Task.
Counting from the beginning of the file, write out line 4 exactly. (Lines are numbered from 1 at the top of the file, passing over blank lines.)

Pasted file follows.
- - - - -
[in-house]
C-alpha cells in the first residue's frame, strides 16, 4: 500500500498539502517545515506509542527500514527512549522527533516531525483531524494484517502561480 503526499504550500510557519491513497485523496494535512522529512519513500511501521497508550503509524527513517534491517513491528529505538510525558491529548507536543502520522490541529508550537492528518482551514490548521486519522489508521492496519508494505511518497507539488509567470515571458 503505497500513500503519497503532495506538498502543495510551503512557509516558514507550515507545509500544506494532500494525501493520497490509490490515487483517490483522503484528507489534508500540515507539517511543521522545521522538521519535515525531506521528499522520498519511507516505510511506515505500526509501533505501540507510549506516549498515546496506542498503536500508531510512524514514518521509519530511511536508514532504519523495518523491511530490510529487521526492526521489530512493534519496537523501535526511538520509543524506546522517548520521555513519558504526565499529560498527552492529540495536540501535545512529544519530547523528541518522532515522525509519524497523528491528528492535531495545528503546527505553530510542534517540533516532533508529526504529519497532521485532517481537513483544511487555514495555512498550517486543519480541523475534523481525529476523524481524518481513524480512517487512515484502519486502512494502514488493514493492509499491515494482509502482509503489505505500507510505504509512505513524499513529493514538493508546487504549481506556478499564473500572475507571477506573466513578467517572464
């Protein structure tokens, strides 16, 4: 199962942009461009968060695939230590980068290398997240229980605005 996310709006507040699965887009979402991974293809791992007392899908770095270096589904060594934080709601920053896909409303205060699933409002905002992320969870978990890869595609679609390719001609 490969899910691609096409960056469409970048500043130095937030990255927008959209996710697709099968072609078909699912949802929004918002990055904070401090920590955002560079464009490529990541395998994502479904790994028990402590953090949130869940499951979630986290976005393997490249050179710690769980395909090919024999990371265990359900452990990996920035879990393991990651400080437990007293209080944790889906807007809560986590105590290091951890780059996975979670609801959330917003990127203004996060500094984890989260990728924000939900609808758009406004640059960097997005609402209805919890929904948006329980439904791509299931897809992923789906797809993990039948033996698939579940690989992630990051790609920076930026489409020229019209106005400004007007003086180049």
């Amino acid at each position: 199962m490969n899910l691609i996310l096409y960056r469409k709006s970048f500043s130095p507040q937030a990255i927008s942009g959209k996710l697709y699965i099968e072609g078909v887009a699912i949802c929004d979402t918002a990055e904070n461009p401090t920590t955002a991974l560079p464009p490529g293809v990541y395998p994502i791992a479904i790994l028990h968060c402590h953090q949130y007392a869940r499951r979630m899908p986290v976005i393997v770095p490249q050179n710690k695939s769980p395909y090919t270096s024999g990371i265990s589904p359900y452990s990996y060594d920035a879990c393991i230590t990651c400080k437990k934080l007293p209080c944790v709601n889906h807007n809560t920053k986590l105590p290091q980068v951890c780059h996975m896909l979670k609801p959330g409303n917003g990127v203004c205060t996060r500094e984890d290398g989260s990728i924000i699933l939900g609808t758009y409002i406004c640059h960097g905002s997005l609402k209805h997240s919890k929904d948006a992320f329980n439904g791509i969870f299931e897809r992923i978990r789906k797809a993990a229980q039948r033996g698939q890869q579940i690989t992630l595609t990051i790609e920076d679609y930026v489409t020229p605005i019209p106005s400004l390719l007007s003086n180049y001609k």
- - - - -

């Amino acid at each position: 199962m490969n899910l691609i996310l096409y960056r469409k709006s970048f500043s130095p507040q937030a990255i927008s942009g959209k996710l697709y699965i099968e072609g078909v887009a699912i949802c929004d979402t918002a990055e904070n461009p401090t920590t955002a991974l560079p464009p490529g293809v990541y395998p994502i791992a479904i790994l028990h968060c402590h953090q949130y007392a869940r499951r979630m899908p986290v976005i393997v770095p490249q050179n710690k695939s769980p395909y090919t270096s024999g990371i265990s589904p359900y452990s990996y060594d920035a879990c393991i230590t990651c400080k437990k934080l007293p209080c944790v709601n889906h807007n809560t920053k986590l105590p290091q980068v951890c780059h996975m896909l979670k609801p959330g409303n917003g990127v203004c205060t996060r500094e984890d290398g989260s990728i924000i699933l939900g609808t758009y409002i406004c640059h960097g905002s997005l609402k209805h997240s919890k929904d948006a992320f329980n439904g791509i969870f299931e897809r992923i978990r789906k797809a993990a229980q039948r033996g698939q890869q579940i690989t992630l595609t990051i790609e920076d679609y930026v489409t020229p605005i019209p106005s400004l390719l007007s003086n180049y001609k």